Conway Castle and Tubular Bridge.

The length of the great tube is exactly 470 feet, being 12 feet longer than the clear space between the towers, and the greatest span ever yet attempted. The greatest height of the tube is in the centre—30 feet, and diminishing towards the end to 22 feet. Each tube consists of sides, top and bottom, all formed of long, narrow wrought-iron plates, varying in length from 12 feet downward. These plates are of the same manufacture as those for making boilers, varying in thickness from three-eighths to three-fourths of an inch. Some of them weigh nearly 7 cwt., and are amongst the largest it is possible to roll with any existing machinery. The connexion between top, bottom, and sides is made much more substantial by triangular pieces of thick plate, riveted in across the corners, to enable the tube to resist the cross or twisting strain to which it will be exposed from the heavy and long-continued gales of wind that, sweeping up the Channel, will assail it in its lofty and unprotected position. The rivets, of which there are 2,000,000—each tube containing 327,000—are more than an inch in diameter. They are placed in rows, and were put in the holes red hot, and beaten with heavy hammers. In cooling, they contracted strongly, and drew the plates together so powerfully that it required a force of from 1 to 6 tons to each rivet, to cause the plates to slide over each other. The weight of wrought iron in the great tube is 1600 tons.

Each of these vast bridge tubes was constructed on the shore, then floated to the base of the piers, or bridge towers, and raised to its proper elevation by hydraulic machinery, the largest in the world, and the most powerful ever constructed. For the Britannia Bridge, this consisted of two vast presses, one of which has power equal to that of 30,000 men, and it lifted the largest tube six feet in half an hour.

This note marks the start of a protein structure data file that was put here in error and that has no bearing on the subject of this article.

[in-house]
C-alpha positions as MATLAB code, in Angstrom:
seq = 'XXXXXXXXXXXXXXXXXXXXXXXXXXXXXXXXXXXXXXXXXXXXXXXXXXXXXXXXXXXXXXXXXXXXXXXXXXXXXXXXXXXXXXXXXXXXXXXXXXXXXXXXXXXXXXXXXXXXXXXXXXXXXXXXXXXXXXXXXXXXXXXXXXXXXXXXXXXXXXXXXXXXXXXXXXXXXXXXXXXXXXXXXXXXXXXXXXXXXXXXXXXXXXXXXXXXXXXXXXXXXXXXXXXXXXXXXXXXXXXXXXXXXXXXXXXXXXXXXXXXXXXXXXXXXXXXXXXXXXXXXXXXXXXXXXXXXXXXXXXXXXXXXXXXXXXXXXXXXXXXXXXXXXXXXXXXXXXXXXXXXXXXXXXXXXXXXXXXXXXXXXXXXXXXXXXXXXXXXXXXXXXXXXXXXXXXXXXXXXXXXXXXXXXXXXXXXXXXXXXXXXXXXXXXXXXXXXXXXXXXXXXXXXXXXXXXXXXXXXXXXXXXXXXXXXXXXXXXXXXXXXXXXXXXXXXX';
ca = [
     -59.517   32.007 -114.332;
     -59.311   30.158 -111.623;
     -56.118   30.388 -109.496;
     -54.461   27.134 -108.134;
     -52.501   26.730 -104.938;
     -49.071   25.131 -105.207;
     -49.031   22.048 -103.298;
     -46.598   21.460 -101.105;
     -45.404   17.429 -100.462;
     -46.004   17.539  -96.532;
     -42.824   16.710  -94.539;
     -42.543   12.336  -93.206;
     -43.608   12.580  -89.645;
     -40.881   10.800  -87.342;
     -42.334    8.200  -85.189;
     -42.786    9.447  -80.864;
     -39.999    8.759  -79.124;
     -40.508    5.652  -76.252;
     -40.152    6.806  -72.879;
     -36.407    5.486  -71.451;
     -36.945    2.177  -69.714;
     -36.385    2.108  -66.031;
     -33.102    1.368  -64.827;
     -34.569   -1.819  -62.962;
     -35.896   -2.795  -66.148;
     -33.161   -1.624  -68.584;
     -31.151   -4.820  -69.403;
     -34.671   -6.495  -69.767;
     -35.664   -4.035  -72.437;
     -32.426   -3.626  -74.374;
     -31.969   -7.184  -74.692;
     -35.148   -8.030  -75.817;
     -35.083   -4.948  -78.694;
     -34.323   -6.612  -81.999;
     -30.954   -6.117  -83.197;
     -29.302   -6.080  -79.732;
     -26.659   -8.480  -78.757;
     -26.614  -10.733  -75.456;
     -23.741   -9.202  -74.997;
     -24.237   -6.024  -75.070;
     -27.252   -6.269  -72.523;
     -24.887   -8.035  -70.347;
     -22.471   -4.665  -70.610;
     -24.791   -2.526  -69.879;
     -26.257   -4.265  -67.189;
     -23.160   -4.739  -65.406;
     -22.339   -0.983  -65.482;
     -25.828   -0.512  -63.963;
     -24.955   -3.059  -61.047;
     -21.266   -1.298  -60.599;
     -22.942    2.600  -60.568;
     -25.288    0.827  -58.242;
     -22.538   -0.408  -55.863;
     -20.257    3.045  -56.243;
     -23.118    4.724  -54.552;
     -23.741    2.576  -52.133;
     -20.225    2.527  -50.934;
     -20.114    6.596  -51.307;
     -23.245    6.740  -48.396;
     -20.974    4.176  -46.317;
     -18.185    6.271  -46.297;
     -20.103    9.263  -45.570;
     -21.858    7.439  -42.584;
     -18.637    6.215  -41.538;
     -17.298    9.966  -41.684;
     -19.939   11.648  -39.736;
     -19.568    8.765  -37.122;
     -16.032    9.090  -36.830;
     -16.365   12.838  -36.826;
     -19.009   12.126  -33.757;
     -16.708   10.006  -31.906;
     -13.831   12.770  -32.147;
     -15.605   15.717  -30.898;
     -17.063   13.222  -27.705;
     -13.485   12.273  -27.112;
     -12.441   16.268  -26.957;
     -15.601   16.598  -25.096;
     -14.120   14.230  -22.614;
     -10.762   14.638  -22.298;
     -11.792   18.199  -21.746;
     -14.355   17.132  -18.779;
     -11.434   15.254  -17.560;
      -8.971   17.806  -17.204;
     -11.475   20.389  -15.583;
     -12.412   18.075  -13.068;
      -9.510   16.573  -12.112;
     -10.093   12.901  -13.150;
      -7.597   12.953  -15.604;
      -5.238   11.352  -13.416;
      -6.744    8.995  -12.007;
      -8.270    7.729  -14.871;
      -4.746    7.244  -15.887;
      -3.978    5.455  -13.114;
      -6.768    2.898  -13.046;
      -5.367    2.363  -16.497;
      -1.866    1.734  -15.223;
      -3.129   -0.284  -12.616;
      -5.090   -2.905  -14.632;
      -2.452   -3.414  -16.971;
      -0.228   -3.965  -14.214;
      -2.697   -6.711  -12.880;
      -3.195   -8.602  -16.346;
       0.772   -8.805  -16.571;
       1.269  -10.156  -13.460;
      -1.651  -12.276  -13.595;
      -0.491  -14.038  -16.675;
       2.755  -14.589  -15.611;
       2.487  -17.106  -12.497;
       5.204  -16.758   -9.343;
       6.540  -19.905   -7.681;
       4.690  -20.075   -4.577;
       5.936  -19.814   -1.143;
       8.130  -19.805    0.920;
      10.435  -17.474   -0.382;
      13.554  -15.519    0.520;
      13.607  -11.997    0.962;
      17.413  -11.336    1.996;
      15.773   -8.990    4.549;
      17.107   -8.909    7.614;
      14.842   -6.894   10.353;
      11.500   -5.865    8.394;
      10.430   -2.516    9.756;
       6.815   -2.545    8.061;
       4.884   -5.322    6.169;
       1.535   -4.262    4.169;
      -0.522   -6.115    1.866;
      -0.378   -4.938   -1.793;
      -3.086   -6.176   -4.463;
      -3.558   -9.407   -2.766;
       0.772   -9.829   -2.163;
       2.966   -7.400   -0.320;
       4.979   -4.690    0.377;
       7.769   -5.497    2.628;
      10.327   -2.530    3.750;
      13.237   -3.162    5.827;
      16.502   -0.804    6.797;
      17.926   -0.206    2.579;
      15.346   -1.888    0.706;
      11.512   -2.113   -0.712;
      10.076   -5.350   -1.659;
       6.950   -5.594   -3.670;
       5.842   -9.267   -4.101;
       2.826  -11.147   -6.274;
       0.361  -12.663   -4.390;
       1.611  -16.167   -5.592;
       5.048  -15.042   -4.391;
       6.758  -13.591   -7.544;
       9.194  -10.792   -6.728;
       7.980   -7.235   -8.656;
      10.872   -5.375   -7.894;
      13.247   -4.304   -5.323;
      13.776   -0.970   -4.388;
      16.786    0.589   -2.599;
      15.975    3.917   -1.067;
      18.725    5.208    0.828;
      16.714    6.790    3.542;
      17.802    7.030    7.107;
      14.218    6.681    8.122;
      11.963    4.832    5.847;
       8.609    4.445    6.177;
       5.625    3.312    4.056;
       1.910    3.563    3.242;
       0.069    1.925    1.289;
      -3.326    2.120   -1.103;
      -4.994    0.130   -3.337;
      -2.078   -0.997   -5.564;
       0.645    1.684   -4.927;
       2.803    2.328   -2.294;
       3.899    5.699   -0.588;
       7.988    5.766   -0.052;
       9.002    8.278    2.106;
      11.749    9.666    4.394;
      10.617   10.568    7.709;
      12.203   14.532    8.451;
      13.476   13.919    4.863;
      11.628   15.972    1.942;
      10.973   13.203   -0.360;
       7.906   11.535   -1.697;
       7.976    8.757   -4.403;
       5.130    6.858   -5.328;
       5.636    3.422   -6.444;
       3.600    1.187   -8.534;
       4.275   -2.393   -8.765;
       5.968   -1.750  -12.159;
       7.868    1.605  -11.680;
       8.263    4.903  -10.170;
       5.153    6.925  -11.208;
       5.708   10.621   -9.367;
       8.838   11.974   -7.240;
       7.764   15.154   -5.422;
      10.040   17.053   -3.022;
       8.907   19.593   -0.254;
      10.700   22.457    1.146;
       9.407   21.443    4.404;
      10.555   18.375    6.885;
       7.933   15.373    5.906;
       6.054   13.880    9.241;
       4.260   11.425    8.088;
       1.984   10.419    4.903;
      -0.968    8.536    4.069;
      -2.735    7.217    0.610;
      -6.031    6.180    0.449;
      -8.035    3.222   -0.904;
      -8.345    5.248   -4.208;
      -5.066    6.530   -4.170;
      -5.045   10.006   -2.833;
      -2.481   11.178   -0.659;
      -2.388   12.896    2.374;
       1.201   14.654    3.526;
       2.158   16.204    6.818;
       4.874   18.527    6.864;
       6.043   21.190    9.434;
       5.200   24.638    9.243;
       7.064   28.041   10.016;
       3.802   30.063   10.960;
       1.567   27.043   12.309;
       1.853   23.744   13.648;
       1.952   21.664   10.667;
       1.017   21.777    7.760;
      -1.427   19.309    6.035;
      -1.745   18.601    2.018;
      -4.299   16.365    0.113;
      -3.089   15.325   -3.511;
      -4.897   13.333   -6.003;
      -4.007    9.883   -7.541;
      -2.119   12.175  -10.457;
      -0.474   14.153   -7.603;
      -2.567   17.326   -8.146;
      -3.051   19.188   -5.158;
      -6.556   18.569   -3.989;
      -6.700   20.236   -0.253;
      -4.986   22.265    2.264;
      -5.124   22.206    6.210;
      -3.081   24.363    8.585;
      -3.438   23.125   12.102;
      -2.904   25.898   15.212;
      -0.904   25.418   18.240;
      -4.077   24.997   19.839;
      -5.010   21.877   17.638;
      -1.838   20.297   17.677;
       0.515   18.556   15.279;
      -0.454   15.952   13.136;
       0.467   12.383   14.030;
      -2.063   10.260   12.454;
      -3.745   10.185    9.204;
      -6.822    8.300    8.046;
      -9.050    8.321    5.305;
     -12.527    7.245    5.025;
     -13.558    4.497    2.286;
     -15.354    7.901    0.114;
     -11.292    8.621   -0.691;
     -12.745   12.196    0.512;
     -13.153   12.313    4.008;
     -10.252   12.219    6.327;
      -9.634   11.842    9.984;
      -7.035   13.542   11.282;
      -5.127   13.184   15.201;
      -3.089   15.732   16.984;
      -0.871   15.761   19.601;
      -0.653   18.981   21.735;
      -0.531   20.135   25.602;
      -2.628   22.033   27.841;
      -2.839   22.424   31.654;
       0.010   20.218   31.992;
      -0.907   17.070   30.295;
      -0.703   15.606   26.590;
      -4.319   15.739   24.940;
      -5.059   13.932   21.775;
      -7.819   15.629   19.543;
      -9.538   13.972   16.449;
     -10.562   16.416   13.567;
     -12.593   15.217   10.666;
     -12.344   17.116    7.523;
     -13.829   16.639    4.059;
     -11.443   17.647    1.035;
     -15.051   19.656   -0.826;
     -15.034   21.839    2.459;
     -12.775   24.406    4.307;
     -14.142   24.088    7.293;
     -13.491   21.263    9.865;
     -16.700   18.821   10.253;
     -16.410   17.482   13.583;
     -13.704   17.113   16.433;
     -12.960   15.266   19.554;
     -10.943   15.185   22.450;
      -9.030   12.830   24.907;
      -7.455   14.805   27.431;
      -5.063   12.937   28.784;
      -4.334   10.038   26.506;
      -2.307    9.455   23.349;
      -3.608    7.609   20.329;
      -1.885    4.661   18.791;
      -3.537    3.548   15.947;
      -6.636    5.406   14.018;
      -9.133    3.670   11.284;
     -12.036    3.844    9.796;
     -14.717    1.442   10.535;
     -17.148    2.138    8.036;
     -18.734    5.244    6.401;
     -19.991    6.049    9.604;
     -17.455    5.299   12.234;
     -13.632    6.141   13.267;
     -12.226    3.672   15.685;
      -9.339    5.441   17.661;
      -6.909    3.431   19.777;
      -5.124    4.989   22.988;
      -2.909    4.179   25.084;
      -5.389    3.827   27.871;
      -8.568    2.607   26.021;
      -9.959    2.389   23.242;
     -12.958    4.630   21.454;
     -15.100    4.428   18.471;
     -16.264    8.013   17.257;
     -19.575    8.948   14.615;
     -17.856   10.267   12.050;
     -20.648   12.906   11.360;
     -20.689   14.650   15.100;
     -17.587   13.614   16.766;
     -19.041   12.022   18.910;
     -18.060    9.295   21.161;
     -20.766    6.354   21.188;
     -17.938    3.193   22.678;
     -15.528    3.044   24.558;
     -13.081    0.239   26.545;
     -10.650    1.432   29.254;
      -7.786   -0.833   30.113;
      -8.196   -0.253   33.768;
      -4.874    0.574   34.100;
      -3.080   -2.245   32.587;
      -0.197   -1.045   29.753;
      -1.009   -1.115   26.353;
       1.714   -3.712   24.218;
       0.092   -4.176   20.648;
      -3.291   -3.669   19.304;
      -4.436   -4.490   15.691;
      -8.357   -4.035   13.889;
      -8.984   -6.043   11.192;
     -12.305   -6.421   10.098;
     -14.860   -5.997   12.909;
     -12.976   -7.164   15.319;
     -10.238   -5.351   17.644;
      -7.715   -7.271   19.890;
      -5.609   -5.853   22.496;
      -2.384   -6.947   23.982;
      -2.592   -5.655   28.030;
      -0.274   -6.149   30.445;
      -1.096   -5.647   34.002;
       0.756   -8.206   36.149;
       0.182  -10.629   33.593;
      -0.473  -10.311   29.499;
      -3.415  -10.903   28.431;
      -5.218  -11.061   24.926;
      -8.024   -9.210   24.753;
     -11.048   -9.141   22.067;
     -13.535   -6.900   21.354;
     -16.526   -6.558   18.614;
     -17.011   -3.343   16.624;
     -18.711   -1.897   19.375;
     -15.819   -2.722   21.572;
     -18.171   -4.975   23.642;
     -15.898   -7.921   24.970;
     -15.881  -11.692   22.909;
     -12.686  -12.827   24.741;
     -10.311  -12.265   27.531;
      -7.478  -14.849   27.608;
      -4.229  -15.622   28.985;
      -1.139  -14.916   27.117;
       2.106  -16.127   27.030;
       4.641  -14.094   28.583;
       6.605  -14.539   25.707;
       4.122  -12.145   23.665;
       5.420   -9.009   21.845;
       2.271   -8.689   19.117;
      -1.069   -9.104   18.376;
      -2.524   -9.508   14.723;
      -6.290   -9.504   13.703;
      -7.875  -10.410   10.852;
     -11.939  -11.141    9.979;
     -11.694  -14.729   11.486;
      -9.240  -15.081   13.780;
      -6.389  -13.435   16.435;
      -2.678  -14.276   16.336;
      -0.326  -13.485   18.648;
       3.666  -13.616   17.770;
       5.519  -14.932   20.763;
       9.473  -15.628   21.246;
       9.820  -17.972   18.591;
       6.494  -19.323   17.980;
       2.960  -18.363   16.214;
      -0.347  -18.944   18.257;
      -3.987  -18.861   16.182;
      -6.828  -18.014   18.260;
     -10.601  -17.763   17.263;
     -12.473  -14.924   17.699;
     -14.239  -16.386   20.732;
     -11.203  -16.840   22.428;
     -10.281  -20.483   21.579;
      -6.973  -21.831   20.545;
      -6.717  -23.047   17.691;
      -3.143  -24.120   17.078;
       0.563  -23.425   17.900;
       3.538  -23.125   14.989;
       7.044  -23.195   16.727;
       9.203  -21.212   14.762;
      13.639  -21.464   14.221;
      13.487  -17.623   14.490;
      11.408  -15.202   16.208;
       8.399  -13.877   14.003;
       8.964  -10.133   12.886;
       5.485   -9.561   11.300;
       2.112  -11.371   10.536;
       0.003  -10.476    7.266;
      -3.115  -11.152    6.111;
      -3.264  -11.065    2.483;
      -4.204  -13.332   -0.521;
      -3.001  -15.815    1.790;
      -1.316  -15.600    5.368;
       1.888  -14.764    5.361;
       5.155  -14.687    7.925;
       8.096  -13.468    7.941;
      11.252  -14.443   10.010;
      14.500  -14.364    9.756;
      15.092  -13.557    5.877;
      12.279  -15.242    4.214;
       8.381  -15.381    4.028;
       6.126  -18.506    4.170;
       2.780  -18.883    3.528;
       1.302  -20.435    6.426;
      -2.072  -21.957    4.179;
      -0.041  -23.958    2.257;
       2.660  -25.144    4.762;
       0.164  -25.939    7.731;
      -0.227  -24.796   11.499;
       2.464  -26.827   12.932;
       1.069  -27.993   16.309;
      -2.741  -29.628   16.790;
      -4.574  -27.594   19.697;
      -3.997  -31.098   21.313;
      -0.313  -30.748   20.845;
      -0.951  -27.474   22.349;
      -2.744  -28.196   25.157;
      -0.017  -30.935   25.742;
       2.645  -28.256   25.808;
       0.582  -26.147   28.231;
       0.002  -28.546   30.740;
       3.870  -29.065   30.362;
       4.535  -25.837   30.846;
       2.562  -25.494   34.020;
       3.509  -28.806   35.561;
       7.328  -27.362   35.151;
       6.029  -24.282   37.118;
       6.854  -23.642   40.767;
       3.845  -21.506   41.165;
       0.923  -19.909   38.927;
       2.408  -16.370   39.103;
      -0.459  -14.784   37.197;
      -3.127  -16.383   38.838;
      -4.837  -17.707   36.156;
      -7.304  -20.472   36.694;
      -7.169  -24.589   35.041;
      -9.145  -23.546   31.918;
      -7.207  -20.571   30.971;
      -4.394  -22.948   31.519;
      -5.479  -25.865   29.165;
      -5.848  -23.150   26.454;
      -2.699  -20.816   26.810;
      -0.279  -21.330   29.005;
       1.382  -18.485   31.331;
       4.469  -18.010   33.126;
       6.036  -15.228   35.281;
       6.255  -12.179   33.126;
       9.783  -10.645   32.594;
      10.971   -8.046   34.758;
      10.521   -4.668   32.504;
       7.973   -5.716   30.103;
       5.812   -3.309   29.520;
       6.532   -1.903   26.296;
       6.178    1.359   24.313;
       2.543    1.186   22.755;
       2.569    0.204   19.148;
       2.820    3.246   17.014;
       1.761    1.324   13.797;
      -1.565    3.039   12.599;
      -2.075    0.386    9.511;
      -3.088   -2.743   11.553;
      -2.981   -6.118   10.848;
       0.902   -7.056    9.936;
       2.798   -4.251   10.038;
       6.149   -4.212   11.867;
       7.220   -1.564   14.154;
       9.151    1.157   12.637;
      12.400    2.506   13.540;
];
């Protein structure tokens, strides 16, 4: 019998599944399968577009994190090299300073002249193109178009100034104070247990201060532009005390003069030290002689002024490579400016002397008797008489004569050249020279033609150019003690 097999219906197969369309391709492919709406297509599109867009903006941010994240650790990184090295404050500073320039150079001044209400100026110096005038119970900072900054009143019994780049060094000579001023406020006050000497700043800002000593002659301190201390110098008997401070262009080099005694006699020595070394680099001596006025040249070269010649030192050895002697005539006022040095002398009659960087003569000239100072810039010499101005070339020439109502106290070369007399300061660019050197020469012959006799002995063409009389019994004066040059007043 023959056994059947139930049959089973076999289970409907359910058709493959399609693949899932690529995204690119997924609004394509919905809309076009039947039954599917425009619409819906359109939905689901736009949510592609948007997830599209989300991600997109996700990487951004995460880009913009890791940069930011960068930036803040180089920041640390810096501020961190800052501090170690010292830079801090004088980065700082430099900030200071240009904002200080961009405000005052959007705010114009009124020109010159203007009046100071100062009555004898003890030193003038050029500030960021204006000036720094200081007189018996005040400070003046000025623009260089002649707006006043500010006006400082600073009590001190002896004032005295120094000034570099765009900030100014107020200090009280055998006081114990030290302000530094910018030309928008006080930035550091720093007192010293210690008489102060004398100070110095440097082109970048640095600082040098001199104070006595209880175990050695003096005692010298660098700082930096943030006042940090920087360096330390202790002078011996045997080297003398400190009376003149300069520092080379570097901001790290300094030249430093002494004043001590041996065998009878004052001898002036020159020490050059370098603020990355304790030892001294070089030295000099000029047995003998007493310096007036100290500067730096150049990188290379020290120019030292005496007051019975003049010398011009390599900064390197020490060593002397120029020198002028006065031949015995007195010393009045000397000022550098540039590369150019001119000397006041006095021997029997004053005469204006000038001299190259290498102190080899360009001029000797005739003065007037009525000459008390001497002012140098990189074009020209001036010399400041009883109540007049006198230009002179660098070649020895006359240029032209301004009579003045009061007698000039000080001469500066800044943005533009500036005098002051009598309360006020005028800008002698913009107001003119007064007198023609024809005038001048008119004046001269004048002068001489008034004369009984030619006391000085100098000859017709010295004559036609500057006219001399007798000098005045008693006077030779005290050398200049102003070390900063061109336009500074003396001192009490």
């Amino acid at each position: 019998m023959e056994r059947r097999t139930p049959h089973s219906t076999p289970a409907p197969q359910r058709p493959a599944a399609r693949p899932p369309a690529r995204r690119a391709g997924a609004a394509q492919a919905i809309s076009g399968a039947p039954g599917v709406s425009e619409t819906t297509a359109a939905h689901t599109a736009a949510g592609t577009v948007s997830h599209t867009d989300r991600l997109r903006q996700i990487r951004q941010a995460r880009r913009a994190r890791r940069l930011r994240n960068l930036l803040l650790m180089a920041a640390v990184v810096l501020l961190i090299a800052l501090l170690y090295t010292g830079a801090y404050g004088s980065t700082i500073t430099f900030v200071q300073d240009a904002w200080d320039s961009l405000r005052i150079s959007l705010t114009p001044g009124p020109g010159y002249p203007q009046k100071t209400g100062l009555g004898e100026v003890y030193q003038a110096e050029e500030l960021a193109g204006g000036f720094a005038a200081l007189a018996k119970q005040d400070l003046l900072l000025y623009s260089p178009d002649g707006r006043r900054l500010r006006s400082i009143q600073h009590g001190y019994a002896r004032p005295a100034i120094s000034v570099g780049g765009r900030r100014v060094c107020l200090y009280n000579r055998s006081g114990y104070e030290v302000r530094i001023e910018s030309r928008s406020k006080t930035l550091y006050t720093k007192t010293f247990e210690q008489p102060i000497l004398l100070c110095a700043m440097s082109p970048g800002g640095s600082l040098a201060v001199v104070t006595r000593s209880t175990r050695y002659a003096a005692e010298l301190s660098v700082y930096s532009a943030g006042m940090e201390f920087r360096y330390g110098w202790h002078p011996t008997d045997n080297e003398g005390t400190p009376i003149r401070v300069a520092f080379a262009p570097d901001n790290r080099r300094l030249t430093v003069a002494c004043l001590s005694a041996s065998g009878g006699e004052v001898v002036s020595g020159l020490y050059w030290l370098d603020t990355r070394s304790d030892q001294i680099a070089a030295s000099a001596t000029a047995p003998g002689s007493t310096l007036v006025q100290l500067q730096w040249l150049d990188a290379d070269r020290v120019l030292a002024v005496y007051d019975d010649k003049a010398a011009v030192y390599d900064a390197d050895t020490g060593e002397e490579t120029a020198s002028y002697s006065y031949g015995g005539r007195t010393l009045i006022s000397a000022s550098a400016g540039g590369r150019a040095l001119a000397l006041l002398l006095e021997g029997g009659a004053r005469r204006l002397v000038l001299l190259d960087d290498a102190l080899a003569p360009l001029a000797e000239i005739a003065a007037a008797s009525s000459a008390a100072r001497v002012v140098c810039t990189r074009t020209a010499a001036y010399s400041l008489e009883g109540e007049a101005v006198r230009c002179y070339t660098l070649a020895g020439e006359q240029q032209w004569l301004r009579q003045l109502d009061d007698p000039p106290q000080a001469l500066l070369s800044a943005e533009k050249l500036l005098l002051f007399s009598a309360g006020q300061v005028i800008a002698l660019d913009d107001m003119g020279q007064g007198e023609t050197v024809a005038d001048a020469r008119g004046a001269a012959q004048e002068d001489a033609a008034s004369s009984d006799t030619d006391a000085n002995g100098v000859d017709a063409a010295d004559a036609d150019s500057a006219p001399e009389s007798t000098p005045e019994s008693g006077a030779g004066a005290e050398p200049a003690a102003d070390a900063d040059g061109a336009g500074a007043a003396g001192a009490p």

The Britannia tubes being in two lines, are passages for the up and down trains across the Straits. Each of the tubes has been compared to the Burlington Arcade, in Piccadilly; and the labour of placing this tube upon the piers has been assimilated to that of raising the Arcade upon the summit of the spire of St. James's Church, if surrounded with water.

Each line of tube is 1513 feet in length; far surpassing in size any piece of wrought-iron work ever before put together; and its weight is 5000 tons, being nearly equal to that of two 120-gun ships, having on board, ready for sea, guns, provisions, and crew. The plate-iron covering of the tubes is not thicker than the hide of an elephant, and scarcely thicker than the bark of an oak-tree; whilst one of the large tubes, if placed on its end in St. Paul's churchyard, would reach 107 feet higher than the cross of the cathedral.

Constructing the Britannia Tubular Bridge.